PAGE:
Individual human beings tend to organise their lives around evidence driven decision making. We base decisions on the impact evidence we have accrued over our lifetimes; cause and effect, the great lessons of learning by doing. Important decisions cause us to take stock and mull over everything we know, as well as the collected wisdom of others who we might consult. Career moves, big purchase decisions, how we treat other people, the management of our health – all informed by what we know about the impact of previous activity.
This process also relies upon being able to see the wood from the trees. Sometimes we plod on without realising the truth staring us in the face. One current example concerns hospitals. Why are the ambulances stacking up outside casualty units? Not enough staff inside the hospital and too many ‘casualties’ are the obvious answers. If we can reduce the number of ‘casualties’ we could solve the problem. We need to find ways of helping people access local medical care, in particular, the burgeoning population of the elderly who clog up the system because there is nowhere else for them to go. More local ‘hospitals’ for the majority who do not need the main hospital’s specialist care, is surely one solution.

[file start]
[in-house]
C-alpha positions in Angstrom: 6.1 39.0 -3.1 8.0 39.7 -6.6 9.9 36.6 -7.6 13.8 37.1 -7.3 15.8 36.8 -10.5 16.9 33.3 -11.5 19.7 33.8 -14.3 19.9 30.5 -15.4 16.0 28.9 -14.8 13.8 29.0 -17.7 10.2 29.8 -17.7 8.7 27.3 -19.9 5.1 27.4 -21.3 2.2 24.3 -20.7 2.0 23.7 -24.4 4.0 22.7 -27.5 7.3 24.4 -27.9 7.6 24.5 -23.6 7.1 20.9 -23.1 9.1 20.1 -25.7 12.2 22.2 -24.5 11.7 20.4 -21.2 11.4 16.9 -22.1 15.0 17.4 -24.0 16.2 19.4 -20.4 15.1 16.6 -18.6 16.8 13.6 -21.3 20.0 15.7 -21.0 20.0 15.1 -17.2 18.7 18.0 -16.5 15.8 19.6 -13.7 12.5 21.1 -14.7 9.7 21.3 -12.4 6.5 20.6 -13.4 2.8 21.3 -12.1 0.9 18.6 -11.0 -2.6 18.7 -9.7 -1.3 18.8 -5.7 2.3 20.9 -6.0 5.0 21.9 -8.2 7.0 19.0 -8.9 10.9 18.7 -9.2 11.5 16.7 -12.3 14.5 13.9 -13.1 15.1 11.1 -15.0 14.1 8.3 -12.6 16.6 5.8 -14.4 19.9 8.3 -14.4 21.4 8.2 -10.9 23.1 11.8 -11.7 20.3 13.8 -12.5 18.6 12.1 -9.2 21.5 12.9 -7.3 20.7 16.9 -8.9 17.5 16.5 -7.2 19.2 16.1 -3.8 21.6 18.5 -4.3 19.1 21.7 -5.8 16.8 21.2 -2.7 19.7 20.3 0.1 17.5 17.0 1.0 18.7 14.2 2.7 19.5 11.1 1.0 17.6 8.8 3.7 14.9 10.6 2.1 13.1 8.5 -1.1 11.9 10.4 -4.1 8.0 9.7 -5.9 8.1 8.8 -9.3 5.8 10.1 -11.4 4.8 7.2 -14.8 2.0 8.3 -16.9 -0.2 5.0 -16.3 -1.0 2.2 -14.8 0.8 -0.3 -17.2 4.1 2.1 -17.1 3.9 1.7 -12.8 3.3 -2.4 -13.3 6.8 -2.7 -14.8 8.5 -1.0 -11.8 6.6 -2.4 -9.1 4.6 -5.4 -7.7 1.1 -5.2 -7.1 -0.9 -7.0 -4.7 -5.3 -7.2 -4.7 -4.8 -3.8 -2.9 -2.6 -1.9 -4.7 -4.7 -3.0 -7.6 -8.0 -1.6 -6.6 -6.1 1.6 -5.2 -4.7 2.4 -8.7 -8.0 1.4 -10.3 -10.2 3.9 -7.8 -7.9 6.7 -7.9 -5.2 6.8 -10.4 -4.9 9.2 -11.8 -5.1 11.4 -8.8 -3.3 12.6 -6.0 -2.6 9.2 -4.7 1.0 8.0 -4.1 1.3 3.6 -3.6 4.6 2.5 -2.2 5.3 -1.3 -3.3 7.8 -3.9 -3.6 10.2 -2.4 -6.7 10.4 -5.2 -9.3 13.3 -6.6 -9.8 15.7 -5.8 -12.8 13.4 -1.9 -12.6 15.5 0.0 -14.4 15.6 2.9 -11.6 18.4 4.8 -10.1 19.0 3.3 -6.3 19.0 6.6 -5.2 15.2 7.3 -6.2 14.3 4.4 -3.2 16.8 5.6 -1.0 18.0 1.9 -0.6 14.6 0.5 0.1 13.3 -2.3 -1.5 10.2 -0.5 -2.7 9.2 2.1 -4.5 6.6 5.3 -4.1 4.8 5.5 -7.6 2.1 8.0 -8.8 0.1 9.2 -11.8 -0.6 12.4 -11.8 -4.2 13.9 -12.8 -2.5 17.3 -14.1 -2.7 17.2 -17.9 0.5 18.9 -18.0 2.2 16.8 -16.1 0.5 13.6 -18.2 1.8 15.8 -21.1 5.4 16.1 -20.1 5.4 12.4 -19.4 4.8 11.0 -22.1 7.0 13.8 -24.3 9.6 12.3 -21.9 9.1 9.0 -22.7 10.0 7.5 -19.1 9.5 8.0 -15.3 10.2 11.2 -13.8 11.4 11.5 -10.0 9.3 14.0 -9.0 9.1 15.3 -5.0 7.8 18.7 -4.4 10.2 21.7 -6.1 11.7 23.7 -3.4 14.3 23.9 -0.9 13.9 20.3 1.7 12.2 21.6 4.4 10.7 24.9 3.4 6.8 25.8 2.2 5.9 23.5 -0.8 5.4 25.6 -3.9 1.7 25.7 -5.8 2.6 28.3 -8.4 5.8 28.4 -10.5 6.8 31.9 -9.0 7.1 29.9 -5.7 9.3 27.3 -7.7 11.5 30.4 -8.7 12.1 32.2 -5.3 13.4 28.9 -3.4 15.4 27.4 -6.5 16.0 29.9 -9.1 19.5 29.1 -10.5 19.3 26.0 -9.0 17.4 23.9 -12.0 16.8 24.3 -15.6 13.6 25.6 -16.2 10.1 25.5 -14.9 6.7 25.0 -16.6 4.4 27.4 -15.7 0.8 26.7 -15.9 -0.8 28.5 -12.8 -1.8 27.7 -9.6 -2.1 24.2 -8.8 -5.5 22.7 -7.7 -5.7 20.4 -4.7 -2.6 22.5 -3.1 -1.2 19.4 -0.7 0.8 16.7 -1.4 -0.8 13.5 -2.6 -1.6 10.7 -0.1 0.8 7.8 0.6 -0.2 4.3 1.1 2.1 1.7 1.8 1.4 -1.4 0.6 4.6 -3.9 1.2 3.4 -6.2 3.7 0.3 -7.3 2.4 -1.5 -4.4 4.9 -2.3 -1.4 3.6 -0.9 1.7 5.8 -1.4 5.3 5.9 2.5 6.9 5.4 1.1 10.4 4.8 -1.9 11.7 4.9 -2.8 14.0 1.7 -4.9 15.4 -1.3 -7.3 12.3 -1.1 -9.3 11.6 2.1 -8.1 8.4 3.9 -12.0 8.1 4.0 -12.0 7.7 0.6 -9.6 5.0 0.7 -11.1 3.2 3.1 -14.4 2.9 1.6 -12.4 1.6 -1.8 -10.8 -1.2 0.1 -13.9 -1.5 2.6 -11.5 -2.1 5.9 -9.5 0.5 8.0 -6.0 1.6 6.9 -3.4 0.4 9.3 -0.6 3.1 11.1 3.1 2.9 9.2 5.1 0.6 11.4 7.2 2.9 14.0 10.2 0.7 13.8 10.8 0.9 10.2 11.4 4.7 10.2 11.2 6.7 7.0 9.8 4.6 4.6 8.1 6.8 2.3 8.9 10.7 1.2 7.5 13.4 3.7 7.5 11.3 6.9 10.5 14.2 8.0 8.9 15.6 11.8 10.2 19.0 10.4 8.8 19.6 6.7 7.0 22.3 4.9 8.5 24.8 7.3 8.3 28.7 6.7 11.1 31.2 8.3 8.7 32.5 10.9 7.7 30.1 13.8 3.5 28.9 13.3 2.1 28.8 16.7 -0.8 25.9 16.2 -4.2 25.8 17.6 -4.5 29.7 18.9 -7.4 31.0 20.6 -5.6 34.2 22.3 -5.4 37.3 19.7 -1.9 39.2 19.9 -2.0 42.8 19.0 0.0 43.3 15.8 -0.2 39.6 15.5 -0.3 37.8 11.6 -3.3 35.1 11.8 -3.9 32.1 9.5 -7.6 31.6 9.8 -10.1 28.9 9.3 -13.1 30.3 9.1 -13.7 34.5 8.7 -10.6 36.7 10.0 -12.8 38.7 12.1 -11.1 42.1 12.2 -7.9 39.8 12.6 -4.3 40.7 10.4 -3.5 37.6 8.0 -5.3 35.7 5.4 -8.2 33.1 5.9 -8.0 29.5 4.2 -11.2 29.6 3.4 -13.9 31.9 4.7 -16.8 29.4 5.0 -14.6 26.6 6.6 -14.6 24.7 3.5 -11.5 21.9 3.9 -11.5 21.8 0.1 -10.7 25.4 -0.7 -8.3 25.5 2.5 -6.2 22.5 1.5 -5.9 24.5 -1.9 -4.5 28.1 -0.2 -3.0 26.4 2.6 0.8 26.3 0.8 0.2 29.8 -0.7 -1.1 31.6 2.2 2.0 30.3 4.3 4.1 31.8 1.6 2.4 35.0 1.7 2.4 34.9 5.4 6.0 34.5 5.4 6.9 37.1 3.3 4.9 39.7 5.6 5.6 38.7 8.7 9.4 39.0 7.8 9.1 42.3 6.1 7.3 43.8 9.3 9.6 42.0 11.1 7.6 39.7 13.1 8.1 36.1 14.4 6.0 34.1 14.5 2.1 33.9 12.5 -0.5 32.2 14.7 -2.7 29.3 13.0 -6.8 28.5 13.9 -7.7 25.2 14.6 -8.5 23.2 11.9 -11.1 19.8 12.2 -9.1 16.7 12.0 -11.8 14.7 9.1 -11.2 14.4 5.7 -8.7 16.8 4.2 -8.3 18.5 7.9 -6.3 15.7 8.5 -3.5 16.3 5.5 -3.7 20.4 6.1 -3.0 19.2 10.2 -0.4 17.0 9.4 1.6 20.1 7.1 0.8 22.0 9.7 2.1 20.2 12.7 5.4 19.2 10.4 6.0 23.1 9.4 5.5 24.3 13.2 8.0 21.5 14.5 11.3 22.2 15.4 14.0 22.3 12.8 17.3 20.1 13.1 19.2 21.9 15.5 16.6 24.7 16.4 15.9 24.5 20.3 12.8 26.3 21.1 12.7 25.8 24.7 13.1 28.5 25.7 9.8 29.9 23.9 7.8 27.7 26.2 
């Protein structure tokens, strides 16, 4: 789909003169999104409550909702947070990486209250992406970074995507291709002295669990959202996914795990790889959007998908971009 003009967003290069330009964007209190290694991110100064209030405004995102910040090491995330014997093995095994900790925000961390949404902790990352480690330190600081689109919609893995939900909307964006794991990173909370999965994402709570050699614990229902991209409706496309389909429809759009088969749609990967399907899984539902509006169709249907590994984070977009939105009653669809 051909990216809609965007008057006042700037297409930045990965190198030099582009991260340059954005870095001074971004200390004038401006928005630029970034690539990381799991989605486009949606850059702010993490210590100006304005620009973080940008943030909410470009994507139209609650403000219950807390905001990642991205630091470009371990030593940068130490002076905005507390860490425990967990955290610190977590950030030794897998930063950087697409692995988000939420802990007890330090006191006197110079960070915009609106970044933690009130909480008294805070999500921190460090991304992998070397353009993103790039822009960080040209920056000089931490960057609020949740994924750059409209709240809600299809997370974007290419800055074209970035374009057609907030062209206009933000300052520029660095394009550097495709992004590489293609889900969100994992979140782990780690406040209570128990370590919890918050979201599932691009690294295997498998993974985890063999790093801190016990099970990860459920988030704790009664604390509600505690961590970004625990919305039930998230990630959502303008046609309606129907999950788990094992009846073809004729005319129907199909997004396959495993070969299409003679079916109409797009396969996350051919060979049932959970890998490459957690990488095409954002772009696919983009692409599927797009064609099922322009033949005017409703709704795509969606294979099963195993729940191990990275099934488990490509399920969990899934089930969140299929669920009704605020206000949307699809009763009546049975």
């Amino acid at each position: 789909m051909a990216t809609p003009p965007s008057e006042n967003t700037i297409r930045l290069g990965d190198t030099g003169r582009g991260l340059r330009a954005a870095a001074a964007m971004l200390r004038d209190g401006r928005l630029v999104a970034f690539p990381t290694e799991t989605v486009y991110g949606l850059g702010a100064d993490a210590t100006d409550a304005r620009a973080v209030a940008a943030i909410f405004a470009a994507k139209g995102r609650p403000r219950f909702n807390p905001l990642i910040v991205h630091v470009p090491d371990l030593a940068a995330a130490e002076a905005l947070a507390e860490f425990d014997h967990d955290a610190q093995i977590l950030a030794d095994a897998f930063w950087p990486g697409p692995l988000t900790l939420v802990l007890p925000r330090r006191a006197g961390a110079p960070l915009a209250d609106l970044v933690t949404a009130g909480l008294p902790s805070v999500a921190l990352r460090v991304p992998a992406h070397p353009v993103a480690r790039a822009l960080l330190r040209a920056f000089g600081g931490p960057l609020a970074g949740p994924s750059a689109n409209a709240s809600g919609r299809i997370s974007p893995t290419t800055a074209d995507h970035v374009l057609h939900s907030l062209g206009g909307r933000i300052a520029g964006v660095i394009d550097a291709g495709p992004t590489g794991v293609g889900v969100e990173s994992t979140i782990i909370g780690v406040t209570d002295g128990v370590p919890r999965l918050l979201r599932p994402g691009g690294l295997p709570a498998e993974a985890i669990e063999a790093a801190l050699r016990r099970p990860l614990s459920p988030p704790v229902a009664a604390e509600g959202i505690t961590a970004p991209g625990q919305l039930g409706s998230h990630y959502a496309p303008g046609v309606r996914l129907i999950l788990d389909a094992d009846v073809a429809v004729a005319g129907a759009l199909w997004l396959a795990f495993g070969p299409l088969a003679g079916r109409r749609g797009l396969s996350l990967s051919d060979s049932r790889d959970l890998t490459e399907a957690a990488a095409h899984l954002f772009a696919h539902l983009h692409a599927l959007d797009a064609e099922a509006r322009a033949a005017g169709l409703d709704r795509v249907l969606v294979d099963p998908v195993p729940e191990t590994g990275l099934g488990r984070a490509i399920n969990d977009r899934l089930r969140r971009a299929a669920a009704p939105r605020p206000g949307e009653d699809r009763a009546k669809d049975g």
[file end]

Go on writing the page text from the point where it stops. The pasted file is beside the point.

Education does not always afford such accessible, observable evidence. However, there is some. One clear piece of impact evidence that we do have is the known cost of making changes to schools and curricula in terms of money and time. Another is the current decline in the numbers of those who want to train as teachers or even take up posts as headteachers.
In this case, it is not ambulances stacking up, it is teachers leaving the building. In both cases, surely such major impacts cry out to be the places where we need to look for answers?In this time of great challenge for all of our public services and the welfare state, surely the facts should overpower the prejudices? If that doesnt suit certain newspapers, it should certainly be the duty of the politicians.